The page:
Electroconvulsive therapy (ECT) may be advised as a last resort if you have severe depression which has not improved with other treatments.
Some newer treatments have recently had some press coverage. None of those listed below is currently routine treatment for depression. However, further research may clarify how useful they are for depression:
  • Eating a Mediterranean diet may help to prevent depression. One theory as to why this may help is that a diet high in olive oil may increase the amount of brain chemical called serotonin. This is similar to the effect of some antidepressants.
  • Magnetic stimulation therapy. A study (cited below) that looked at magnetic stimulation of the brain showed promise to improve depression symptoms.
  • Omega-3 supplements. One research study (cited below) has reported that some people with depression (but not people with depression and anxiety) had an improvement in symptoms after taking omega-3 supplements (fish oil supplements).
  • Ketamine. A small study reported that an injection of ketamine improved symptoms for a few days in some people with otherwise treatment-resistant depression.
  • Don't bottle things up and 'go it alone'. Try to tell people who are close to you how you feel. It is not weak to cry or admit that you are struggling.
  • Don't despair - most people with depression recover. It is important to remember this.
  • Do try to distract yourself by doing other things. Try doing things that do not need much concentration but can be distracting, such as watching TV. Radio or TV is useful late at night if sleeping is a problem.
  • Do eat regularly, even if you do not feel like eating. Try to eat a healthy diet.
  • Don't drink too much alcohol. Drinking alcohol is tempting to some people with depression, as the immediate effect may seem to relieve the symptoms. However, drinking heavily is likely to make your situation worse in the long run. Also, it is very difficult either to assess or to treat depression if you are drinking a lot of alcohol.
  • Don't make any major decisions whilst you are depressed. It may be tempting to give up a job or move away to solve the problem. If at all possible you should delay any major decisions about relationships, jobs, or money until you are well again.
  • Do tell your doctor if you feel that you are getting worse, particularly if suicidal thoughts are troubling you.
  • Sometimes a spell off work is needed. However, too long off work might not be so good, as dwelling on problems and brooding at home may make things worse. Getting back into the hurly-burly of normal life may help the healing process when things are improving. Each person is different and the ability to work will vary.
  • Sometimes a specific psychological problem can cause depression but some people are reluctant to mention it. One example is sexual abuse as a child leading to depression or psychological difficulties as an adult. Tell your doctor if you feel something like this is the root cause of your depression. Counselling may be available for such problems.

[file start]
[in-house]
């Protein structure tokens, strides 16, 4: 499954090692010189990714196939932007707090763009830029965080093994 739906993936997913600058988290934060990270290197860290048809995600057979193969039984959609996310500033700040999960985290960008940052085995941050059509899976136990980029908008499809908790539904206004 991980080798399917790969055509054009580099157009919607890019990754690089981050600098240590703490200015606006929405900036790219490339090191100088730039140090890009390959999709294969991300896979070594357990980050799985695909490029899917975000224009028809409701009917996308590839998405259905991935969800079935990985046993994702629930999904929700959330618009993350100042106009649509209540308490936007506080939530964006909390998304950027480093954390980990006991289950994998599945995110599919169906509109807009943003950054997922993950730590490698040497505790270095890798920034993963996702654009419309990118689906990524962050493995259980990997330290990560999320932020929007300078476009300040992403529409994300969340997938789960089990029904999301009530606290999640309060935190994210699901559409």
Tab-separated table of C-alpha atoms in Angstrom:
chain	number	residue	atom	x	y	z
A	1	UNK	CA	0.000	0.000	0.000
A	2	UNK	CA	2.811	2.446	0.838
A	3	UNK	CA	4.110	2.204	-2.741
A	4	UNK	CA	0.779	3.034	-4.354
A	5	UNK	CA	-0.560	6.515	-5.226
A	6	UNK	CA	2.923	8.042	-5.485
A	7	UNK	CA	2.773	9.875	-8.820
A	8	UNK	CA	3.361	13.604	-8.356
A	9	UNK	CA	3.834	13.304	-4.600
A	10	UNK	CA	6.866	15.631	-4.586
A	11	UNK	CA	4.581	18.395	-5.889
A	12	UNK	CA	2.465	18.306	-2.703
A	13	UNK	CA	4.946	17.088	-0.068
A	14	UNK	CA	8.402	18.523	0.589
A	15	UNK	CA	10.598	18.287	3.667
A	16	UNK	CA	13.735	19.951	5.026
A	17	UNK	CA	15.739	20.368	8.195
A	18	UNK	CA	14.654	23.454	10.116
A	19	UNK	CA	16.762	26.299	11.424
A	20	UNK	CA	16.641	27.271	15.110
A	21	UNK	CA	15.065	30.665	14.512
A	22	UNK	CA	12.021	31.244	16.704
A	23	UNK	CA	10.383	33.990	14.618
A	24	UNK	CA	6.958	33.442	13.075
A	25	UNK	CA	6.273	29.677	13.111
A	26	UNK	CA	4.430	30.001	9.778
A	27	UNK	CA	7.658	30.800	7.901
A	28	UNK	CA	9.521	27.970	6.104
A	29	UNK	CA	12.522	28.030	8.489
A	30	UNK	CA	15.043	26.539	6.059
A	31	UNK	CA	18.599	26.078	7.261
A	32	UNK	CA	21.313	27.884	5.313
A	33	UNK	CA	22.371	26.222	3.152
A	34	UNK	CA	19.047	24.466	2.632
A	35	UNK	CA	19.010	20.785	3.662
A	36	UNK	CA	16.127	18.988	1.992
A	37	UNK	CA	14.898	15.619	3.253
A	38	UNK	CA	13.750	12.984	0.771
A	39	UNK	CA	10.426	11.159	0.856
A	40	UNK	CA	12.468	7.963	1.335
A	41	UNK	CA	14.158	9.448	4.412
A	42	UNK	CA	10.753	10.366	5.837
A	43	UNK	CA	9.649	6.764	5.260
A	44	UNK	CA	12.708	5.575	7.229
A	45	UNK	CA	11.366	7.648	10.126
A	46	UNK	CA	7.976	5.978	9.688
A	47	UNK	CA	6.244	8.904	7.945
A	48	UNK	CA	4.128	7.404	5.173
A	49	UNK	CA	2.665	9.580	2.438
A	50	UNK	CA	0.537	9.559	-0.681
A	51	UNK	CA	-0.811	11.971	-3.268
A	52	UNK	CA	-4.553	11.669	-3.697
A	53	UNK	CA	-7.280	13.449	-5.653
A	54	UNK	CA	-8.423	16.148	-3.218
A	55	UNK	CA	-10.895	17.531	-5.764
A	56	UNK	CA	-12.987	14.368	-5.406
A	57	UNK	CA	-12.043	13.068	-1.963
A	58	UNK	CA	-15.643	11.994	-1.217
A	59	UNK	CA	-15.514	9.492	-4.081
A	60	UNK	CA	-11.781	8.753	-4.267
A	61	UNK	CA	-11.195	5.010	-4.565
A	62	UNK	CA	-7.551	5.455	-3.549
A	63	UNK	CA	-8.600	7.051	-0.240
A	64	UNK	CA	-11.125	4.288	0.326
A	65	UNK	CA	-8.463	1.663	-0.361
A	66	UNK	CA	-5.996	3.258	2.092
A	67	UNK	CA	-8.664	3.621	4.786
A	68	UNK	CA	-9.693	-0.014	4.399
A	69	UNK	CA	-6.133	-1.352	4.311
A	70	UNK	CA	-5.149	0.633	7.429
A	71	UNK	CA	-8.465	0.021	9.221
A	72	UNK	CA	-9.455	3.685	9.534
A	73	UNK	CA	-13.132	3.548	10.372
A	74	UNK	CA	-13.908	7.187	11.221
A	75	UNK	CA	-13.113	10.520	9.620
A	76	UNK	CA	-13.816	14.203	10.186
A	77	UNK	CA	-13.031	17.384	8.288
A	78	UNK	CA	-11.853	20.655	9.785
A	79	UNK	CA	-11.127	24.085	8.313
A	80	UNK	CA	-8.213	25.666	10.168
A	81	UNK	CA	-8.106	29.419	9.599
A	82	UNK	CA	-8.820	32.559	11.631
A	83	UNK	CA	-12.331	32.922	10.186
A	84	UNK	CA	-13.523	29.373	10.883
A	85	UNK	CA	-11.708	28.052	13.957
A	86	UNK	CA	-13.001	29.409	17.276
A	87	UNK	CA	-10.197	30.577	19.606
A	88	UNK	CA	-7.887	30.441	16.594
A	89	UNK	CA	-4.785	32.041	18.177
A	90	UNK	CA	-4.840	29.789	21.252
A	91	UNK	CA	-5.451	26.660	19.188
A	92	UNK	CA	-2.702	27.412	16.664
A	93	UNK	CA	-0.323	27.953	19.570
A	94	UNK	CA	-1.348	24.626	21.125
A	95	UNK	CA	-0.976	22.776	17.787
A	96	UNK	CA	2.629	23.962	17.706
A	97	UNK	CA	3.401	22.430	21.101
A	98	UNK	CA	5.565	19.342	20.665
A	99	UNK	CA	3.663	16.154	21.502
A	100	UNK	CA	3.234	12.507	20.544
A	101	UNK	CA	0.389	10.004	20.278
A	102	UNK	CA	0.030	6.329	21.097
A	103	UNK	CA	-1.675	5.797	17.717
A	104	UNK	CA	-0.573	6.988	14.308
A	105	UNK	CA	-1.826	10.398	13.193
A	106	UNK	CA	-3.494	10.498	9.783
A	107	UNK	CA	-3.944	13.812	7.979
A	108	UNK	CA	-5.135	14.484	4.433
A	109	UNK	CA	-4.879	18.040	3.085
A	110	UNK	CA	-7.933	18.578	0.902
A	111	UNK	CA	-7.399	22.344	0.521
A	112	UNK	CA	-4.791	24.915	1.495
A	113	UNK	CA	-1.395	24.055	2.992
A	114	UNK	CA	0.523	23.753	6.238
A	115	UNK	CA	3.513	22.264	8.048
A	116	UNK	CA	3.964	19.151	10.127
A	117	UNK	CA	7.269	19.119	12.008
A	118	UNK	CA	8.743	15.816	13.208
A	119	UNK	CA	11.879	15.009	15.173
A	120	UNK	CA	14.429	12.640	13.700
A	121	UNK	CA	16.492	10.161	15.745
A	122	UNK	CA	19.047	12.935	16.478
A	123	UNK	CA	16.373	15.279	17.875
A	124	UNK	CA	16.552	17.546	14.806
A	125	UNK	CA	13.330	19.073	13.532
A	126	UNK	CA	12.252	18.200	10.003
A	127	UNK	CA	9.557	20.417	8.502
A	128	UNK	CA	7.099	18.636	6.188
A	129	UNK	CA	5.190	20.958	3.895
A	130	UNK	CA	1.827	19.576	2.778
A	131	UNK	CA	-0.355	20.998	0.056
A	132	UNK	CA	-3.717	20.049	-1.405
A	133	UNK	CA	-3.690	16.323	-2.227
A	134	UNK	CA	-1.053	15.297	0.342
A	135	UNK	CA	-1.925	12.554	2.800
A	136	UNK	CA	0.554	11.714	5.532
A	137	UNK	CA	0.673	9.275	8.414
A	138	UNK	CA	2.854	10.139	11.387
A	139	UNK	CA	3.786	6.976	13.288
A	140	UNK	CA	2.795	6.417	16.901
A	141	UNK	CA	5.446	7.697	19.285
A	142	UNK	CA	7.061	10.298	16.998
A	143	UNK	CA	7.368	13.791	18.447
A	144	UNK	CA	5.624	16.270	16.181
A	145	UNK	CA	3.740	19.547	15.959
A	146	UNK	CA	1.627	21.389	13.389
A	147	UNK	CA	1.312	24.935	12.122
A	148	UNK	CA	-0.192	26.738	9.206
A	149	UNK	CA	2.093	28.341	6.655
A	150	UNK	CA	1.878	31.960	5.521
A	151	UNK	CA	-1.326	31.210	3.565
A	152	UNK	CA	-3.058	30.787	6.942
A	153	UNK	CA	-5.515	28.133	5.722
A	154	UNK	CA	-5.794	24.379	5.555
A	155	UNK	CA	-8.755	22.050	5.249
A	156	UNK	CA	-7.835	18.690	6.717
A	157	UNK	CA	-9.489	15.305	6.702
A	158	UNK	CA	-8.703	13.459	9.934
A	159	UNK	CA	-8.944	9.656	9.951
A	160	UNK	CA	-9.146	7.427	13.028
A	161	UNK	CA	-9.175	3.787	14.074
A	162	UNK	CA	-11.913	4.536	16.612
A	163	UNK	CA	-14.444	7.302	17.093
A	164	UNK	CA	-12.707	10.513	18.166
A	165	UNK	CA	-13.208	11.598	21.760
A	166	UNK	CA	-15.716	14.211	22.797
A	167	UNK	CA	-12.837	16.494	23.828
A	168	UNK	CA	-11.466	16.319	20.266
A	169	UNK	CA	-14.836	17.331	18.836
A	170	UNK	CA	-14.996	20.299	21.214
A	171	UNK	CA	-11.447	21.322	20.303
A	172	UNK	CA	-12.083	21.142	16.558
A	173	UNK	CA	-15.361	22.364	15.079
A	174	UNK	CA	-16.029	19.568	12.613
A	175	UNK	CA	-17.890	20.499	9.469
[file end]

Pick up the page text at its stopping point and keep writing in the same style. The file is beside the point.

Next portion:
A one-off episode of depression at some stage in life is common. However, some people have two, three, or more episodes of depression. You can have treatment for each episode. But, if you are prone to recurring episodes of depression, options that may be considered by you and your doctor include the following:
  • To take an antidepressant long-term to help prevent depression from recurring.
  • Mindfulness-based cognitive therapy. This may be advised (if available) for people who are currently well but have had three or more episodes of depression. This therapy is a specialist type of talking treatment. There is good evidence that it can help to prevent the recurrence of depression. The therapy is typically done in groups of 8 to 15 people. It consists of weekly two-hour meetings over about eight weeks. There are then four follow-up sessions in the 12 months after the end of treatment.

Postnatal depression

Some women develop depression just after having a baby. See separate leaflet calledPostnatal Depression for details.

Bipolar disorder

In some people, depression can alternate with periods of elation and overactivity (mania or hypomania). This is called bipolar disorder (sometimes called manic depression). Treatment tends to include mood stabilising medicines such as lithium. See separate leaflet called Bipolar Disorder for details.

Seasonal affective disorder (SAD)

Some people develop recurrent depression in the winter months only. This is called seasonal affective disorder (SAD). For people in the UK with SAD, symptoms of depression usually develop each year sometime between September and November. They then continue until March or April. You and your doctor, may not realise for several years that you have SAD. This is because recurring depression is quite common. You may have been treated for depression several times over the years before it is realised that you have the seasonal pattern of SAD. Treatment of SAD is similar to other types of depression. However, light therapy is also effective. See separate leaflet called Seasonal Affective Disorder for details.